It’s interesting to note that while an overuse of adjectives may be an easy way to spot a novice, today’s writing, especially magazine writing, has shifted the other way, toward compound modifiers. One recent example is from an article about finding cheap labor in NYC for various health and beauty services: “As a magnet for those with if-I-can-make-it-here aspirations …” The reference to the lyric from the song “New York, New York” is just as recognizable as the opening vamp of the infamous tune, and those six words that make up the adjectival phrase move along at a clip, so it’s not tiresome to get through it. Rather than being regarded as gratuitous, the phrase is evocative of the song and what it means to this city. Another phrase from that same article was “… nicotine-gum-induced jaw pain” (as opposed to, say, grinding-teeth-in-your-sleep jaw pain), cluing us into the specifics of the person who is being described.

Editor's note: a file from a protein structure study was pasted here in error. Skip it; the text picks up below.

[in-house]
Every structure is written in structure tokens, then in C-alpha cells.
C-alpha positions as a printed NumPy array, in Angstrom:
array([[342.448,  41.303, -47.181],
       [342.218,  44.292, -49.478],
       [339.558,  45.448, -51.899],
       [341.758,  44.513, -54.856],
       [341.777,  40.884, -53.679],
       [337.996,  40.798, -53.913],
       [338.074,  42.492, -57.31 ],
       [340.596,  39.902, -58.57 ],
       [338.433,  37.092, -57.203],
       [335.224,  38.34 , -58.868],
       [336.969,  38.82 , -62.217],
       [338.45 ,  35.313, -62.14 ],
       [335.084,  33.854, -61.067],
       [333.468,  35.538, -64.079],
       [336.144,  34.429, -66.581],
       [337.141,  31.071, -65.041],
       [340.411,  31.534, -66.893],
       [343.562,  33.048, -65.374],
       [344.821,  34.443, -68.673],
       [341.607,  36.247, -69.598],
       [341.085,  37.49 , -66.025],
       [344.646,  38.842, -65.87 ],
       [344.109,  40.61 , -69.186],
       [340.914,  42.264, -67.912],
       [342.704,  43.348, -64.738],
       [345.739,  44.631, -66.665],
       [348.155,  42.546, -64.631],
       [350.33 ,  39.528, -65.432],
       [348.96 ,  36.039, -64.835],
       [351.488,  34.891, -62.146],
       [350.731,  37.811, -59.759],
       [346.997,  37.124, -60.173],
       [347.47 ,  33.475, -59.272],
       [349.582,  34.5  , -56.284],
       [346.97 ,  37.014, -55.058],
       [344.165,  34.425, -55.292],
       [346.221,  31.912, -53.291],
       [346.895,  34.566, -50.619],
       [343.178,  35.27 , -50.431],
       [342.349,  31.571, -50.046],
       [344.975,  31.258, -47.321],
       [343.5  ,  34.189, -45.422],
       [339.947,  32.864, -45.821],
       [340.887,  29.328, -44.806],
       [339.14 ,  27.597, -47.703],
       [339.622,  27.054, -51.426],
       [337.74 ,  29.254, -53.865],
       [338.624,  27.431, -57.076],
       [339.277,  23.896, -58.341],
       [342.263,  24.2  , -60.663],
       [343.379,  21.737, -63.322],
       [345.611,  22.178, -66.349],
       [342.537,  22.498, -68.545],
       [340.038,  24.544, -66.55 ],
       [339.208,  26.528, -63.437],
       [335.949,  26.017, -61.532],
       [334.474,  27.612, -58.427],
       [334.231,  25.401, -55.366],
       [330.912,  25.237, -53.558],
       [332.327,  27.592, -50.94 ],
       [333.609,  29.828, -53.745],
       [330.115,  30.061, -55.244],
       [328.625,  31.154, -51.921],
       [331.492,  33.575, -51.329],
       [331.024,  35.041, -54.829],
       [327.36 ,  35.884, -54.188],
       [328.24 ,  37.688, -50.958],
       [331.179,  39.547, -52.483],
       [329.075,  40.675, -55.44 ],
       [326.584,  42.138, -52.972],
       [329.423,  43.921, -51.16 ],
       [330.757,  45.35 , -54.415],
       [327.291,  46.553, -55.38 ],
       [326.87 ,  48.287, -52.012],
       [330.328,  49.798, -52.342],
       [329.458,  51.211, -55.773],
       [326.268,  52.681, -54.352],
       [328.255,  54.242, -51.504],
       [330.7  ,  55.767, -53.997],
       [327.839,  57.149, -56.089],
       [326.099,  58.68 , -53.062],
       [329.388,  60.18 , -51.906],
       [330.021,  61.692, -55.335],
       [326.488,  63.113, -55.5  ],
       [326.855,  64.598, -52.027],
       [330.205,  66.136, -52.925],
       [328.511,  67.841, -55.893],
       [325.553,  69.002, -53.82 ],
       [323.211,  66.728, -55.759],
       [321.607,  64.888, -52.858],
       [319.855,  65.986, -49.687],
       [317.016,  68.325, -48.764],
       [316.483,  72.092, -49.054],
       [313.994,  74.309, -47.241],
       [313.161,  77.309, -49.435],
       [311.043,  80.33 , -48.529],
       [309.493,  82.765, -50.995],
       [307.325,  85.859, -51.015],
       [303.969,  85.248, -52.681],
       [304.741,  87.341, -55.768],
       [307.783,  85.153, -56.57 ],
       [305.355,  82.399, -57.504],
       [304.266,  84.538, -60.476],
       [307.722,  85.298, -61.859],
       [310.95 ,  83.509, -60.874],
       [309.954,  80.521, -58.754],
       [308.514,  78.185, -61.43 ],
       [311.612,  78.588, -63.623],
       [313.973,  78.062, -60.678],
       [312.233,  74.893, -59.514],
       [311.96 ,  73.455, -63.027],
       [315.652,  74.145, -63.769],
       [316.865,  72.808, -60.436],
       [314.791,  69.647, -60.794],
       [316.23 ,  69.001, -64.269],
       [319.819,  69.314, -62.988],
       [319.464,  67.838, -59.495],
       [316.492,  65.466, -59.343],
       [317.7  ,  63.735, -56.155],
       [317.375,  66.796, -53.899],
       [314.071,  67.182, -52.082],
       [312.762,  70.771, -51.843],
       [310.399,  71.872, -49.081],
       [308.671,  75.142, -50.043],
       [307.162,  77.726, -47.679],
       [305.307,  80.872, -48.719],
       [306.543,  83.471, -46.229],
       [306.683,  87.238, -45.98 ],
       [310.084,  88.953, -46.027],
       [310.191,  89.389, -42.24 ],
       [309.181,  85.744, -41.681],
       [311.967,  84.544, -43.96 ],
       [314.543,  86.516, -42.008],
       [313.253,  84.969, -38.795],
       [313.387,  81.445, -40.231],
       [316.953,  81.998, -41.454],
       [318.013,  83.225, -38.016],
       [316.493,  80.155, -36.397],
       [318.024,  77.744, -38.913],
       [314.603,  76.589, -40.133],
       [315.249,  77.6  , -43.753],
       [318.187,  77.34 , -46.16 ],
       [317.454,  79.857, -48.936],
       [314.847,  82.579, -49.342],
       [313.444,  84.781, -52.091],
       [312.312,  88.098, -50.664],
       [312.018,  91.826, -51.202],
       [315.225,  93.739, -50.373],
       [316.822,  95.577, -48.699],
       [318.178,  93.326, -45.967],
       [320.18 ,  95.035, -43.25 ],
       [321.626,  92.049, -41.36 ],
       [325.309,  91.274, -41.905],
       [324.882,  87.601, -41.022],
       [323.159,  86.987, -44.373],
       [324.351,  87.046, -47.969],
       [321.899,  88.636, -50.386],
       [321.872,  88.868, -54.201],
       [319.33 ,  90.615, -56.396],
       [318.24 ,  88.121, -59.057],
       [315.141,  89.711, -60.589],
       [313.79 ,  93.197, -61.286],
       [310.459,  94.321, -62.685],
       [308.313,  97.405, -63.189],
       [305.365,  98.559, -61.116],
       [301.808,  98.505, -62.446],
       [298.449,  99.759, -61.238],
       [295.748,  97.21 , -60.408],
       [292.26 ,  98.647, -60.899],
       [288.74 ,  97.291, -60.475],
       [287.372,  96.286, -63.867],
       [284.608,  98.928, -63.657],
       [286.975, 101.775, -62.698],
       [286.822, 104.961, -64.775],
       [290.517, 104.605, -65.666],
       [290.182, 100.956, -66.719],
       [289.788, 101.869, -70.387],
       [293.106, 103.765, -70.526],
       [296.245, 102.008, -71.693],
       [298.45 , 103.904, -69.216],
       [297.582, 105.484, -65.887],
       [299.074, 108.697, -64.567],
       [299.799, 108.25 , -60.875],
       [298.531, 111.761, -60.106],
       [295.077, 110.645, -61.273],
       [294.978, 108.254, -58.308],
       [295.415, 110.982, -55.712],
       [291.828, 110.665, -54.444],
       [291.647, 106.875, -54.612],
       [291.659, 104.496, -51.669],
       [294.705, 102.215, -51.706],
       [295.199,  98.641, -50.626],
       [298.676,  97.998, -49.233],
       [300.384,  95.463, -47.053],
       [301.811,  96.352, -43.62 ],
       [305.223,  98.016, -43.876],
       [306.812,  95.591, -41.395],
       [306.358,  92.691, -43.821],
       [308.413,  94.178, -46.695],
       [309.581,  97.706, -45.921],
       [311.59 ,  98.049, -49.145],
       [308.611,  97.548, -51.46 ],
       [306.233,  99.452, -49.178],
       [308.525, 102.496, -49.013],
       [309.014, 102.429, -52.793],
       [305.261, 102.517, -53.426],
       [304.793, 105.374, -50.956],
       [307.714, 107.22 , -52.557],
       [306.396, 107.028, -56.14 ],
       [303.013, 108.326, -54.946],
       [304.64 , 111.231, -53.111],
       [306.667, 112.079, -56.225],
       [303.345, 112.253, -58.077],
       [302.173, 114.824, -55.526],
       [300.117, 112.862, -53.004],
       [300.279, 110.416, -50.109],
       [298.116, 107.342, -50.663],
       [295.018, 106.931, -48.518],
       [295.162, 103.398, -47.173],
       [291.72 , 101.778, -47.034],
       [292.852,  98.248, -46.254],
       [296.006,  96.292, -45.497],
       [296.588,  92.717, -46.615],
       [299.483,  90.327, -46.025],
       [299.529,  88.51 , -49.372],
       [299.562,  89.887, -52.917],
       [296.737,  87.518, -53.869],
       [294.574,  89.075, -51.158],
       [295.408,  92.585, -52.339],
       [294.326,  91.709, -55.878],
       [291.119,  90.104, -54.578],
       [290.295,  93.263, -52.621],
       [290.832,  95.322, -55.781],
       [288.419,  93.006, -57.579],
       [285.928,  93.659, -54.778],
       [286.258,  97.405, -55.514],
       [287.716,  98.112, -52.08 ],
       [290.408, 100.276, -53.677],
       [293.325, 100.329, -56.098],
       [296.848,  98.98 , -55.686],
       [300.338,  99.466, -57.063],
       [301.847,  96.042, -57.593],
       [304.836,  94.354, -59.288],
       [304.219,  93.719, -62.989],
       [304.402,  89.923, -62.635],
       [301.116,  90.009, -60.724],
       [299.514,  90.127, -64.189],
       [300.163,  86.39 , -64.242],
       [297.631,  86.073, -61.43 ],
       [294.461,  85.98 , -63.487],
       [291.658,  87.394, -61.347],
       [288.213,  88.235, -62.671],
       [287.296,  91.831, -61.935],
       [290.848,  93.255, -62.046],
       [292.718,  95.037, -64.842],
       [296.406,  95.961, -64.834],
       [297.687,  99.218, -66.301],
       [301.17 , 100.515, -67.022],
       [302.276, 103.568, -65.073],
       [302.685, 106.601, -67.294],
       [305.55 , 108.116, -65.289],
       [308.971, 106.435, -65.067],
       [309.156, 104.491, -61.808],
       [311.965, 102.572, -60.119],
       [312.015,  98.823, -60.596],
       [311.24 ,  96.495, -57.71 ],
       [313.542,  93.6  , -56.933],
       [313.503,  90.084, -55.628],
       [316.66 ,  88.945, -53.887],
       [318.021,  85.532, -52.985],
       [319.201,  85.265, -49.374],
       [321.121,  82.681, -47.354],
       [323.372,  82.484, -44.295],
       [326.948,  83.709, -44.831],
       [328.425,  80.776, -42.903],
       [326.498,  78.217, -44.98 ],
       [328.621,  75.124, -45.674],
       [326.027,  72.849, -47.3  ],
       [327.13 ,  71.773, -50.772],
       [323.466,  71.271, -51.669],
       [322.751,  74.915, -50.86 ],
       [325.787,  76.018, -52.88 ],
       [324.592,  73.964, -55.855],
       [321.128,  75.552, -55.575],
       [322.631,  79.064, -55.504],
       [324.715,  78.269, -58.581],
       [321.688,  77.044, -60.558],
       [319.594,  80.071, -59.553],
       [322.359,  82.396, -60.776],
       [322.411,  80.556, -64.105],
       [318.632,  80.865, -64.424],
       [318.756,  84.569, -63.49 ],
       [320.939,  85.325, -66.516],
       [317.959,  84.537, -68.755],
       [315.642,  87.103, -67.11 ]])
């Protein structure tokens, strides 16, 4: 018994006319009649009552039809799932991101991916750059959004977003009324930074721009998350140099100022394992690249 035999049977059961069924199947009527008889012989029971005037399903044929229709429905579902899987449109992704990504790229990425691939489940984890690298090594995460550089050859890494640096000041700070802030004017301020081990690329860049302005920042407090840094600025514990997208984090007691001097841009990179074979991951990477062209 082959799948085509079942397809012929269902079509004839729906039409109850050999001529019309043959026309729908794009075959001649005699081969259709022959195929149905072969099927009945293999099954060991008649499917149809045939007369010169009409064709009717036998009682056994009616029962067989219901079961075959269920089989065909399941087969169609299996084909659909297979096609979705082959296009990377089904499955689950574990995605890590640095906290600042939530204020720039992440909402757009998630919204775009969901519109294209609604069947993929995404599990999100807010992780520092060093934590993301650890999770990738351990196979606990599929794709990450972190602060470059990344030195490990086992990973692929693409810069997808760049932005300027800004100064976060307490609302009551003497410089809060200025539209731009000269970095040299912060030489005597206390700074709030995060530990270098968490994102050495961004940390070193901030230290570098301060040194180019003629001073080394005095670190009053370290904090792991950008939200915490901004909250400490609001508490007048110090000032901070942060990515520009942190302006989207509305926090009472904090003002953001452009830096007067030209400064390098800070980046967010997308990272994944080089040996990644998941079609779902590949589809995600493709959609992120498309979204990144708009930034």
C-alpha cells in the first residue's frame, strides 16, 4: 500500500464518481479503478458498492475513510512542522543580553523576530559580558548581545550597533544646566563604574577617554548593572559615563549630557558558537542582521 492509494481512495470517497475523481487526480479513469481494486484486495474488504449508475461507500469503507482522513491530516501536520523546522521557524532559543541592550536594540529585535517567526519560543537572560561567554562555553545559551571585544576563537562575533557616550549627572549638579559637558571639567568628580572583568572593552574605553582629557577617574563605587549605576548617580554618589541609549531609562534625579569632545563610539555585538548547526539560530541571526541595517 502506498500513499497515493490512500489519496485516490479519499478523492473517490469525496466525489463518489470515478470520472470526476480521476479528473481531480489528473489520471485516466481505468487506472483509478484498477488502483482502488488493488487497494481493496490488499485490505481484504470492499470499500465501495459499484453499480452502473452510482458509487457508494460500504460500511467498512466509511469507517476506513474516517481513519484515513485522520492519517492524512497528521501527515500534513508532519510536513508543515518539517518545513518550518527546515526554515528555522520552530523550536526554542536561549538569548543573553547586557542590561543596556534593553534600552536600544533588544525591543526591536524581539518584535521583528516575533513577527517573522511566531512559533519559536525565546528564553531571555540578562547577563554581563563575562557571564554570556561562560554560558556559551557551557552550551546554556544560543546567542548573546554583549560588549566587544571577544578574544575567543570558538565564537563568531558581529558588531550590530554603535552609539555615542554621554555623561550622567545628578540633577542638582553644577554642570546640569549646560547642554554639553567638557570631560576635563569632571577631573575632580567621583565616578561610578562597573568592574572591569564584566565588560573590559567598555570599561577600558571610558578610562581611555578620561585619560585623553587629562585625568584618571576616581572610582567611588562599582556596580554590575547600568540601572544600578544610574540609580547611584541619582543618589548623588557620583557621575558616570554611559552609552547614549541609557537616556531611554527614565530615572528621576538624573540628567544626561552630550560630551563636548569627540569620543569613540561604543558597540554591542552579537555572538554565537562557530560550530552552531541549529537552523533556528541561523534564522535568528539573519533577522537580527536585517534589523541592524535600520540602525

As a subscriber to several magazines, I increasingly come across these types of constructions, and they keep getting better. In fact, when done well, they give the copy both a sense of freshness and a contemporary rhythm. Whether you subscribe to this trend or not, what we can all take away can be found in Lindsay’s quality-over-quantity comment above, in which she quoted Strunk & White. We should choose our words well, and with purpose.

  • heretherebespiders

    I believe I’m quite good at keeping the adverbs, adjectives – and worse, the similes – to a minimum. I do wonder, however, if my ‘big words’ are too big. I actually think and talk that way, and it has occurred to me that yes, it might sound pretentious. Is that something an editor can help spot?